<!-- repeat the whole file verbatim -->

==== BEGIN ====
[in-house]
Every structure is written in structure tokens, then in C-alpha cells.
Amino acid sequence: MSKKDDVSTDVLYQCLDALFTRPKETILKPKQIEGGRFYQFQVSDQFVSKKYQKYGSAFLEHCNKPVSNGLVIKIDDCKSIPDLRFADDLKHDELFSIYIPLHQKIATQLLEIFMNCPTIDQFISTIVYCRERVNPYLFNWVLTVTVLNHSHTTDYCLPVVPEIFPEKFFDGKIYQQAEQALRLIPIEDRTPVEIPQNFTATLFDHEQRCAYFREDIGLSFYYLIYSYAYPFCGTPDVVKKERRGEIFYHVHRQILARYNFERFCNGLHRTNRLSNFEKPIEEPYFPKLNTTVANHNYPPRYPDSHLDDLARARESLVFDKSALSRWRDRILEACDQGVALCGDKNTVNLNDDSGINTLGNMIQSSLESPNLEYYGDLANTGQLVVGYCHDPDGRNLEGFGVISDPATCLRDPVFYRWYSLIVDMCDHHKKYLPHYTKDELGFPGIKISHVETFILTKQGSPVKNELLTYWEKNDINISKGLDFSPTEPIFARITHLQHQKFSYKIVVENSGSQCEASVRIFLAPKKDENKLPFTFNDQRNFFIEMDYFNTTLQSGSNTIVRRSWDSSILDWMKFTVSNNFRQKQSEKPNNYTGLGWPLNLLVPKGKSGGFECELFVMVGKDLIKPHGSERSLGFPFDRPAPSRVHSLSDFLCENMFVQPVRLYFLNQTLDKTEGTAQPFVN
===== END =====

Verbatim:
[in-house]
Every structure is written in structure tokens, then in C-alpha cells.
Amino acid sequence: MSKKDDVSTDVLYQCLDALFTRPKETILKPKQIEGGRFYQFQVSDQFVSKKYQKYGSAFLEHCNKPVSNGLVIKIDDCKSIPDLRFADDLKHDELFSIYIPLHQKIATQLLEIFMNCPTIDQFISTIVYCRERVNPYLFNWVLTVTVLNHSHTTDYCLPVVPEIFPEKFFDGKIYQQAEQALRLIPIEDRTPVEIPQNFTATLFDHEQRCAYFREDIGLSFYYLIYSYAYPFCGTPDVVKKERRGEIFYHVHRQILARYNFERFCNGLHRTNRLSNFEKPIEEPYFPKLNTTVANHNYPPRYPDSHLDDLARARESLVFDKSALSRWRDRILEACDQGVALCGDKNTVNLNDDSGINTLGNMIQSSLESPNLEYYGDLANTGQLVVGYCHDPDGRNLEGFGVISDPATCLRDPVFYRWYSLIVDMCDHHKKYLPHYTKDELGFPGIKISHVETFILTKQGSPVKNELLTYWEKNDINISKGLDFSPTEPIFARITHLQHQKFSYKIVVENSGSQCEASVRIFLAPKKDENKLPFTFNDQRNFFIEMDYFNTTLQSGSNTIVRRSWDSSILDWMKFTVSNNFRQKQSEKPNNYTGLGWPLNLLVPKGKSGGFECELFVMVGKDLIKPHGSERSLGFPFDRPAPSRVHSLSDFLCENMFVQPVRLYFLNQTLDKTEGTAQPFVN